Ordination Rites: Ordination of a Deacon 6-13

Let’s roll the diaconate ordination top just before the homily. First, a liturgy of the word, which may or may not include readings from the ritual Mass. I don’t know why they wouldn’t, unless a day is selected in which they couldn’t be changed.

6. The liturgy of the word takes place. according to the rubrics.

7, The readings may be taken in whole or in part from the Mass of the day or from the texts listed in Chapter VI.

8. The profession of faith is not said, nor are the general intercessions.

Even on a Sunday, I would think.

Ordination begins just after the gospel reading:

9. The ordination of a deacon begins after the gospel. The bishop, wearing his miter, sits at his chair.

The candidate is called:

10. The candidate is called by the deacon:

Let N. who is to be ordained deacon please come forward.

11. The candidate answers: Present, and goes to the bishop, before whom he makes a sign of reverence.

12. When the candidate is in his place before the bishop, the priest designated by the bishop says:

Most Reverend Father, holy mother Church asks you to ordain this man, our brother, for service as deacon.

The bishop asks:

Do you judge him to be worthy?

He answers:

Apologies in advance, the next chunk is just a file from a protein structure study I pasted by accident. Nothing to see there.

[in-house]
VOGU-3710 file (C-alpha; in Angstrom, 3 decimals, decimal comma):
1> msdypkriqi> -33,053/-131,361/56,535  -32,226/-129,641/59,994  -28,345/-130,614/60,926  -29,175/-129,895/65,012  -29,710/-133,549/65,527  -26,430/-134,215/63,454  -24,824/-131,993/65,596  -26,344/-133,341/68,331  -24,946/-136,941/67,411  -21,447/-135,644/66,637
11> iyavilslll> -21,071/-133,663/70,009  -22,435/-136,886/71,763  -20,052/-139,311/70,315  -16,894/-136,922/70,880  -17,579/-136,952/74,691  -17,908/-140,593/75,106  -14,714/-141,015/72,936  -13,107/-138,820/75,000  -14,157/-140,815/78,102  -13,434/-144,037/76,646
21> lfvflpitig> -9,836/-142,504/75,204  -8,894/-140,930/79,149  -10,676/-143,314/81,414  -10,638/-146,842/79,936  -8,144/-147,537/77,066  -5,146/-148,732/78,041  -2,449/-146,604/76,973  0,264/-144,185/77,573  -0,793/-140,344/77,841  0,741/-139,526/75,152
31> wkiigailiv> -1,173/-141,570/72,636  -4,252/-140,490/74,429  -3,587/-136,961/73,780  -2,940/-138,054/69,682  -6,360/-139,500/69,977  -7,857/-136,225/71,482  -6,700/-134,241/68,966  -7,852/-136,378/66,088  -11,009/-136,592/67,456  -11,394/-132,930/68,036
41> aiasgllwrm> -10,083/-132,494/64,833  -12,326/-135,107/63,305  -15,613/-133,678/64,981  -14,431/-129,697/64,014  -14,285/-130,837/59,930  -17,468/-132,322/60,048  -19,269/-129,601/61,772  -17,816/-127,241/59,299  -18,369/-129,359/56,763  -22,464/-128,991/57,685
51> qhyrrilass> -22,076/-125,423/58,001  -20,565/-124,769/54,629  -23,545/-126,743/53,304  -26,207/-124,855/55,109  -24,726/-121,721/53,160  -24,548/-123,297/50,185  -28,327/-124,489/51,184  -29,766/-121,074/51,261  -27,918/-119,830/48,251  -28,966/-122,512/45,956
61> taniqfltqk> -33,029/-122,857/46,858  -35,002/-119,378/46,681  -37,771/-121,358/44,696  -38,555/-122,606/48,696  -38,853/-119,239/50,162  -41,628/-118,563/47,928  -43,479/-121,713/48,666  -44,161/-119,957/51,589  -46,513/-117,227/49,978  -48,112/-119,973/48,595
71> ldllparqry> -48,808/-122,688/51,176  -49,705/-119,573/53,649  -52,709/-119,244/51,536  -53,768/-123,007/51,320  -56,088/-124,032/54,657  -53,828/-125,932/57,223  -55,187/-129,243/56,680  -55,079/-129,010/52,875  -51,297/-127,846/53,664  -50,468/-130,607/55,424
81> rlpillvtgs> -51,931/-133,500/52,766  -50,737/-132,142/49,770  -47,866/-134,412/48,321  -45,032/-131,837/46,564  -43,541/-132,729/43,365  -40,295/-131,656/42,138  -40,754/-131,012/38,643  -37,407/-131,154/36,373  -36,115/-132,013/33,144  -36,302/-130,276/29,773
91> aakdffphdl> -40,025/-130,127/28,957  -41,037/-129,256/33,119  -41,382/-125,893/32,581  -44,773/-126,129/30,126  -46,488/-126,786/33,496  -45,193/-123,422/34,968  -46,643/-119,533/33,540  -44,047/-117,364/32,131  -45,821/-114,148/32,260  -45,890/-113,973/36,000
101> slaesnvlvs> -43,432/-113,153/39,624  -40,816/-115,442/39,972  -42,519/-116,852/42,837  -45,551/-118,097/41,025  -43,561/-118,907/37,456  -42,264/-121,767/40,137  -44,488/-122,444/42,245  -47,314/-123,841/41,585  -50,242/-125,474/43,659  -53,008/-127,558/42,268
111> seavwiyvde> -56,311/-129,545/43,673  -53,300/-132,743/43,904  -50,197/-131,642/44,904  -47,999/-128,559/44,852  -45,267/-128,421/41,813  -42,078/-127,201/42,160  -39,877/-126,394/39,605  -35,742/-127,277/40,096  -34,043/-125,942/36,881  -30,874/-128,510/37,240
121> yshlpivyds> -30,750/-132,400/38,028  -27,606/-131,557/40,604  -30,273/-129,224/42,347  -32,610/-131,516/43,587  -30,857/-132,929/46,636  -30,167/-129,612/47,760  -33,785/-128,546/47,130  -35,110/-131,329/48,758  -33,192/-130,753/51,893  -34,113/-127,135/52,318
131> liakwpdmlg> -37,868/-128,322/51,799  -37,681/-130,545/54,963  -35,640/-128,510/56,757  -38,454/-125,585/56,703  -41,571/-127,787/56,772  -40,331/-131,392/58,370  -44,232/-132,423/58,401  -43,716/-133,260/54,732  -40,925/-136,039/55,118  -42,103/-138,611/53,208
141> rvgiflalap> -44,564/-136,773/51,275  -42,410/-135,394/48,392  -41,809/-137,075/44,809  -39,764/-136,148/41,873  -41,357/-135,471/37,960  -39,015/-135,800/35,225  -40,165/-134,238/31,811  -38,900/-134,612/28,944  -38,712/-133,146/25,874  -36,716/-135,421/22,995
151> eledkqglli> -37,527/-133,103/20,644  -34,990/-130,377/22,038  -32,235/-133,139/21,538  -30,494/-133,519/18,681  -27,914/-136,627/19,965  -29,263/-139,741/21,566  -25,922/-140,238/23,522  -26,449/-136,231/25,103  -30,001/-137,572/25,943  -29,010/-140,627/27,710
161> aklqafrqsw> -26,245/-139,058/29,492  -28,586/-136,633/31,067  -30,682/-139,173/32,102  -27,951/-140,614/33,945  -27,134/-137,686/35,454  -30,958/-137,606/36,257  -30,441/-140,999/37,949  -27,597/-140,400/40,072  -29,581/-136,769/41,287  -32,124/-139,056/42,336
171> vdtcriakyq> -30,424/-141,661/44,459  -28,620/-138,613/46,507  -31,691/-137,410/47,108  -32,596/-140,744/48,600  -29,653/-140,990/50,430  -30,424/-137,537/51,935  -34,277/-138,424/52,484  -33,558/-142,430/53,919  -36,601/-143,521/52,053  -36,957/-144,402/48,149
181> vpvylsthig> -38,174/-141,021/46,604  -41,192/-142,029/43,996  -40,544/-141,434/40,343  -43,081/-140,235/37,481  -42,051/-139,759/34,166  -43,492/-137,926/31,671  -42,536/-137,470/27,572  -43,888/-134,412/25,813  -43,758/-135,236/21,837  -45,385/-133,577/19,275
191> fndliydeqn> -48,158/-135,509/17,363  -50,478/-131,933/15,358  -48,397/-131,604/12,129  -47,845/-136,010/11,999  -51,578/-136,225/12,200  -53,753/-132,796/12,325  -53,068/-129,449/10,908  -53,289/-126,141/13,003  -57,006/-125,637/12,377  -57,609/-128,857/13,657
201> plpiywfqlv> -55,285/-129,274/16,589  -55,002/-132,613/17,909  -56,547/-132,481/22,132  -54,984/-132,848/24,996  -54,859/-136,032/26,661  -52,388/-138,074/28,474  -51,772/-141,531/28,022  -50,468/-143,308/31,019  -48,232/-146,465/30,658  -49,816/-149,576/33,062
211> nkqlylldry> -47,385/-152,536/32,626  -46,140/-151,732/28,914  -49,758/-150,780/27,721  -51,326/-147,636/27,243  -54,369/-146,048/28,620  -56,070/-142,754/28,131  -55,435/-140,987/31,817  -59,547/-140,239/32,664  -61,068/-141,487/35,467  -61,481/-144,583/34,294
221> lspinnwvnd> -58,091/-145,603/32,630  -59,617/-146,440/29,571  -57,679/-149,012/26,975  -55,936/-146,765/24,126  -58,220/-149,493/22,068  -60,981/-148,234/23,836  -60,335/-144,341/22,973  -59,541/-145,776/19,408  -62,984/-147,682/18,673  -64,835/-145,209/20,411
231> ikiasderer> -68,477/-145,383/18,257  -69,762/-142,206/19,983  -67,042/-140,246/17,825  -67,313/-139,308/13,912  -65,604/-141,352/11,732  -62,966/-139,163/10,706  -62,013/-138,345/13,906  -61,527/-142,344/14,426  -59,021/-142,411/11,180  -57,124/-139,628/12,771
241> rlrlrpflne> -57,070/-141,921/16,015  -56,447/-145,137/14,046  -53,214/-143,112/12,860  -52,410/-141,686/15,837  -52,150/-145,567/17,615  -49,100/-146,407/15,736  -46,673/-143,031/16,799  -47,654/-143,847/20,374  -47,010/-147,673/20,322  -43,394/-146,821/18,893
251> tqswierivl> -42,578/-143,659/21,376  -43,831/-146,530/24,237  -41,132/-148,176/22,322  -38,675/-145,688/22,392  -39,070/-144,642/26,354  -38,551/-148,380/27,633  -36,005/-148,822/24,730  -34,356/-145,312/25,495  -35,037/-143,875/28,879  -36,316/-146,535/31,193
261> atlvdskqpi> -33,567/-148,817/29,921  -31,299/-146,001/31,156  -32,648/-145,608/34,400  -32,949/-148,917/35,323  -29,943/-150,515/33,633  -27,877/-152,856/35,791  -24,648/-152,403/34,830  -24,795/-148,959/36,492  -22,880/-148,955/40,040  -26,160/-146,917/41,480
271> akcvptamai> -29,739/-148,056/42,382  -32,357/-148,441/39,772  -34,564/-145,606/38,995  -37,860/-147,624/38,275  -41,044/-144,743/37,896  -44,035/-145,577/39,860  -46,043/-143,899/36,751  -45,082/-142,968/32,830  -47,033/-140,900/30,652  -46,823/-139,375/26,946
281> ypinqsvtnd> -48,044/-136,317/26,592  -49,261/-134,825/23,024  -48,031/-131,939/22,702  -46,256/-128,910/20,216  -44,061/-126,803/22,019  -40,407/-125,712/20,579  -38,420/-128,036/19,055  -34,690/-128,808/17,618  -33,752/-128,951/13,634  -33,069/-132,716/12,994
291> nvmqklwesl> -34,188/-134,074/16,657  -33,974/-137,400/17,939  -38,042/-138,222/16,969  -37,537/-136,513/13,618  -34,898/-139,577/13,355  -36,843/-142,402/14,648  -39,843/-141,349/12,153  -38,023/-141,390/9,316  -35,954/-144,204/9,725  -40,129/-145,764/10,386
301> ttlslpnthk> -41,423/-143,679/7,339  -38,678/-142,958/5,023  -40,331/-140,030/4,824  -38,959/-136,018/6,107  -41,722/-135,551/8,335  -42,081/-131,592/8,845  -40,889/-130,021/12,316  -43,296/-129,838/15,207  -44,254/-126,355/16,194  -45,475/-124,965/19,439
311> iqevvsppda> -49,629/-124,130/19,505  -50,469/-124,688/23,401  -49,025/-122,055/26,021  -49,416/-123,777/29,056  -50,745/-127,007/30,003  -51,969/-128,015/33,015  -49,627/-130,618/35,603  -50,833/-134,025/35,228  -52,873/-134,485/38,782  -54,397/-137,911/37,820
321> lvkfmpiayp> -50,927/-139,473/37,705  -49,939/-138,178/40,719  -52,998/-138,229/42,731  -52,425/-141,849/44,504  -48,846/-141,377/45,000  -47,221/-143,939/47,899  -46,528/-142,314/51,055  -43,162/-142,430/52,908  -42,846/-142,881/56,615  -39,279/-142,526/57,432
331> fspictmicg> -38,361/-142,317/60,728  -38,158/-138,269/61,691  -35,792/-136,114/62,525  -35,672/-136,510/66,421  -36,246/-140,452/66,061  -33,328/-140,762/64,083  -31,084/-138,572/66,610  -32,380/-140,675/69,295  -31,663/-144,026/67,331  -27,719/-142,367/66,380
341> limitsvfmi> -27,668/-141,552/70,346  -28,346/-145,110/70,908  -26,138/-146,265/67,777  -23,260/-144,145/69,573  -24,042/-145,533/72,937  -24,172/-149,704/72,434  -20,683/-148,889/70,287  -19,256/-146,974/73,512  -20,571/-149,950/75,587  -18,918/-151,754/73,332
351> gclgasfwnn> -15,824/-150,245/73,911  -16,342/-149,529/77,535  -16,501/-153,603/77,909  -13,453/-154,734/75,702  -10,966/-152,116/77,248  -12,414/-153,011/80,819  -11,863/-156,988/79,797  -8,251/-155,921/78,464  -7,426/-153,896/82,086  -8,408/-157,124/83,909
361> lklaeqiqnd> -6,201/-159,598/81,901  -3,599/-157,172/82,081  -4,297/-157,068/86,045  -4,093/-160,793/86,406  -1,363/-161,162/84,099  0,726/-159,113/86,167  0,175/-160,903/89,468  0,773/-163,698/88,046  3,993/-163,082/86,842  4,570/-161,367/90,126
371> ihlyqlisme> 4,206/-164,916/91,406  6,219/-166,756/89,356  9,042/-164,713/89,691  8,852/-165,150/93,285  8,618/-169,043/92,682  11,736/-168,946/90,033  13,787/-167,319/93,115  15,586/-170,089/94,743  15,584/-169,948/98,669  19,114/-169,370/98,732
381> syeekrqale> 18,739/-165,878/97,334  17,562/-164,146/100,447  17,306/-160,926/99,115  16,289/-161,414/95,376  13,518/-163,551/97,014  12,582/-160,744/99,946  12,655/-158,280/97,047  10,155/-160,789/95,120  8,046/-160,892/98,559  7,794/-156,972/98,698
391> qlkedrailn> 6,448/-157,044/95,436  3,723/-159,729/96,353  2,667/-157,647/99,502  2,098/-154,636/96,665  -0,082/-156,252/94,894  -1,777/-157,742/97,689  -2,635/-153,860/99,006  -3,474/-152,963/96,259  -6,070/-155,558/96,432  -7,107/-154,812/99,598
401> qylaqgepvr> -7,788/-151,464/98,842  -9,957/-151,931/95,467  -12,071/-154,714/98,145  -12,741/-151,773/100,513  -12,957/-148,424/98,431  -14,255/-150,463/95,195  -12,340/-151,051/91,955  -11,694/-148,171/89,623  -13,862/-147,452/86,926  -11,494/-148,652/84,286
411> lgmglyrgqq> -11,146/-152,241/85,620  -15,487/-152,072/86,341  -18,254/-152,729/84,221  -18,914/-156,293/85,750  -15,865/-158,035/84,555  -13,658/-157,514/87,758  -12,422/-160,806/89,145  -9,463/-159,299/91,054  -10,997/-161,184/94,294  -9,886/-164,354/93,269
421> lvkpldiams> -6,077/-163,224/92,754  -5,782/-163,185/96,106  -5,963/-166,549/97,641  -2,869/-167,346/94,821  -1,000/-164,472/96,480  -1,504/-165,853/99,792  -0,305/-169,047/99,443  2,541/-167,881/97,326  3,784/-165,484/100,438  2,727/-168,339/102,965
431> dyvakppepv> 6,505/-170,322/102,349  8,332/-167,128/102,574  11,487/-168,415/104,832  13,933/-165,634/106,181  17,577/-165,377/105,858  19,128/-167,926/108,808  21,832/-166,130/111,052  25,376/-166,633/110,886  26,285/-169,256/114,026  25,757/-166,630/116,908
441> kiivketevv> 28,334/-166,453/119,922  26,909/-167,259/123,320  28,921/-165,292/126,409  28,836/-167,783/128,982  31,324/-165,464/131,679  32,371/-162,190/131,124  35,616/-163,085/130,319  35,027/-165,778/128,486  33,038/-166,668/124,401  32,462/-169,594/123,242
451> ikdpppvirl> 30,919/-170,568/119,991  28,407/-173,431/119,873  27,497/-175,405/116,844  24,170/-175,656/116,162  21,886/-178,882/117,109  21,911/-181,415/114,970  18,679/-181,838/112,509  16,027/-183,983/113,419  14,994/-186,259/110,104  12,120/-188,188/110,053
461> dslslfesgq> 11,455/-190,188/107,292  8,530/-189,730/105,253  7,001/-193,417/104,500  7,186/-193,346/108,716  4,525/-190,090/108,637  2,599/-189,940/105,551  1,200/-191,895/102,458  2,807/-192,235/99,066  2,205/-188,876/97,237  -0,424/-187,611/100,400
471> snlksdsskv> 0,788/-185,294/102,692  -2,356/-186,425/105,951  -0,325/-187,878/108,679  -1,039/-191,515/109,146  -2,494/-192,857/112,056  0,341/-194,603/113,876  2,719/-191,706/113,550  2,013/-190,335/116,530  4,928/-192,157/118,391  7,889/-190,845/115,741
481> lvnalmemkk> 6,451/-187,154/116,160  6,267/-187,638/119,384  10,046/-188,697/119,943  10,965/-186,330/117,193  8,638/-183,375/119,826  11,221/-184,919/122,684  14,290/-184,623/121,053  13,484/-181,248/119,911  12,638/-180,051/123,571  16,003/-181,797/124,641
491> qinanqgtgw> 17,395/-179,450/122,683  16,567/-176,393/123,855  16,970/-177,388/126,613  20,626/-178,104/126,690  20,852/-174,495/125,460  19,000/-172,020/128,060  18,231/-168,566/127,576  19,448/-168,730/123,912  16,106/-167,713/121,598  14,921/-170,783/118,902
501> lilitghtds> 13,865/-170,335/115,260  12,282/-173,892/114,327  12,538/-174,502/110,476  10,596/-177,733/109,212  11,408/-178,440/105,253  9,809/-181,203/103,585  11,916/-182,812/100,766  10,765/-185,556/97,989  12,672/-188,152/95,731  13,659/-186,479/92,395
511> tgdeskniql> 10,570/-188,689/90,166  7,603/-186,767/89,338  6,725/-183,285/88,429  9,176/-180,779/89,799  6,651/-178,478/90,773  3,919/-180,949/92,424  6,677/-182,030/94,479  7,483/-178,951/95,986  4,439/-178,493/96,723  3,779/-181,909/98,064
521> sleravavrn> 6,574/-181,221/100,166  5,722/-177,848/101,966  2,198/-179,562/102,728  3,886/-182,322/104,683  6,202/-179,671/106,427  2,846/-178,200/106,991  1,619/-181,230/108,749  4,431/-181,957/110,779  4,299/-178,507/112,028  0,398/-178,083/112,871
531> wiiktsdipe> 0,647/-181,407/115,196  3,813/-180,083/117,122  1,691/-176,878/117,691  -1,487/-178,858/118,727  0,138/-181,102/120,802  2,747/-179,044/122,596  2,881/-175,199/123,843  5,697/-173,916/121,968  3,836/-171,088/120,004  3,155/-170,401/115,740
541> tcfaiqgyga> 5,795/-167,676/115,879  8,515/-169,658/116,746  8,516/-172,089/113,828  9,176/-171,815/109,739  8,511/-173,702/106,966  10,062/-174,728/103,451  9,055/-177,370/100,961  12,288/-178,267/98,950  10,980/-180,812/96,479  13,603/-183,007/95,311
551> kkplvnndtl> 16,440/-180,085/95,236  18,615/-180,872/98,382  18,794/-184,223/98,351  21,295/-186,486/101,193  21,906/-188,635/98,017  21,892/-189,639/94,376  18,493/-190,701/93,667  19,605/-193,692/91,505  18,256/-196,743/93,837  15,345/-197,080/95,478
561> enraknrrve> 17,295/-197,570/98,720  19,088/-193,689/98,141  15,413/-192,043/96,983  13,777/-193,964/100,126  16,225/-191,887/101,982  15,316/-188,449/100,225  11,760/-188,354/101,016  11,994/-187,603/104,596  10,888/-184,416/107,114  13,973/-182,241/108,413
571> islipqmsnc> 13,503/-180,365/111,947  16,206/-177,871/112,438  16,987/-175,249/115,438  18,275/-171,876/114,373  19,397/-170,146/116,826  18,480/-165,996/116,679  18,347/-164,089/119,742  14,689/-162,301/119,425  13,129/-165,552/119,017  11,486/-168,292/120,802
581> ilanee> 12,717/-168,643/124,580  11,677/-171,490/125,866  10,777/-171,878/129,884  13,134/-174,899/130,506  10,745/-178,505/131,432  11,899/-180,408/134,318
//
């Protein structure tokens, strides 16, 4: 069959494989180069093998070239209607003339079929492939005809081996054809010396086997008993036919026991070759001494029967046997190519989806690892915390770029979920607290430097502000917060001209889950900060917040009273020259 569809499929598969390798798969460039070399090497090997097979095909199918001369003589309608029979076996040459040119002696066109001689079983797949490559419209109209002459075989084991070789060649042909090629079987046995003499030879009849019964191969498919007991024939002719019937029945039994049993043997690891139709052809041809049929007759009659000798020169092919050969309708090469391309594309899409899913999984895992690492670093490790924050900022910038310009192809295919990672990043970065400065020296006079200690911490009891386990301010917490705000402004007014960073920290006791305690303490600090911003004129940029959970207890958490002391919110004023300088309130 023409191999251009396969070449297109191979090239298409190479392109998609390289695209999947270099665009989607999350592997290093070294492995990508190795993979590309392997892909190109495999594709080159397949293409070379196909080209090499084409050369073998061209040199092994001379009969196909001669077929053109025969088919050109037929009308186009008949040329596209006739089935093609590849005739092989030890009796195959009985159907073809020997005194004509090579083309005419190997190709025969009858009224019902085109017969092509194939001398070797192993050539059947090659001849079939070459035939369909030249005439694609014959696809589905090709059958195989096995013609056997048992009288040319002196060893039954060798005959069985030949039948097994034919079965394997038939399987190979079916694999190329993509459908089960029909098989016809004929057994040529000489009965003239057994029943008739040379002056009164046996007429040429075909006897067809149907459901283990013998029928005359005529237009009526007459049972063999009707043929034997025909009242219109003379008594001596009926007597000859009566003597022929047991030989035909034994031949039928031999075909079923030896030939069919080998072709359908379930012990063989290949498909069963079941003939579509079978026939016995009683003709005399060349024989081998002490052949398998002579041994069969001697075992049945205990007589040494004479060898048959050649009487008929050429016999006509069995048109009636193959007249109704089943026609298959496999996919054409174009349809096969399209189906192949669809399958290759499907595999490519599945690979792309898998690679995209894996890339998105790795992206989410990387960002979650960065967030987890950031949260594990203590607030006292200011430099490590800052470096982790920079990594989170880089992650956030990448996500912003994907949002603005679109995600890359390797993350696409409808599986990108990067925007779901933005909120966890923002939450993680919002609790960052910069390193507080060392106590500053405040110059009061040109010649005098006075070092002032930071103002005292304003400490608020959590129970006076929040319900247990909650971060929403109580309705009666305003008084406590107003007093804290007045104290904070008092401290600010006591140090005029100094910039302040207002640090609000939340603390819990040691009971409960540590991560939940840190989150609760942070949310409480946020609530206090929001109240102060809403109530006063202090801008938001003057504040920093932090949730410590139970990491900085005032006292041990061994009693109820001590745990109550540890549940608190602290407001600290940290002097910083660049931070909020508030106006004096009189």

After inquiry among the people of Christ and upon recommendation of those concerned with his training, I testify that he has been found worthy.


13. Bishop:

We rely on the help of the Lord God and our Savior Jesus Christ, and we choose this man, our brother, for the order of deacons.

All present say: Thanks be to God, or give their assent to the choice in some other way, according to local custom.


On #12, why wouldn’t the bishop’s designate be a deacon?

Next up, the homily.


About catholicsensibility

Todd lives in the Pacific Northwest, serving a Catholic parish as a lay minister.
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2 Responses to Ordination Rites: Ordination of a Deacon 6-13

  1. Liam says:


    I believe that the role of vouching for candidates for ordination to the bishop (even of priests, btw) was for many centuries held by the mighty office of archdeacon (archdeacons were more powerful than archpriests in jurisdictional (albeit not sacramental) terms), an office that fell into disuse in the Roman church after Trent, when it became an empty formality.

    I suspect the “priest” envisioned here is the rector of the seminary, but to accommodate the variety of titles of office that might be involved, it’s kept generic.

  2. FrMichael says:

    Re: n. 12

    In my experience it is (1) the seminary rector or vocation director for transitional deacons or (2) the person in charge of permanent diaconal formation (a priest in Northern CA) who speaks here.

    But now that you mention it, it is interesting that a priest is named in the rubrics.

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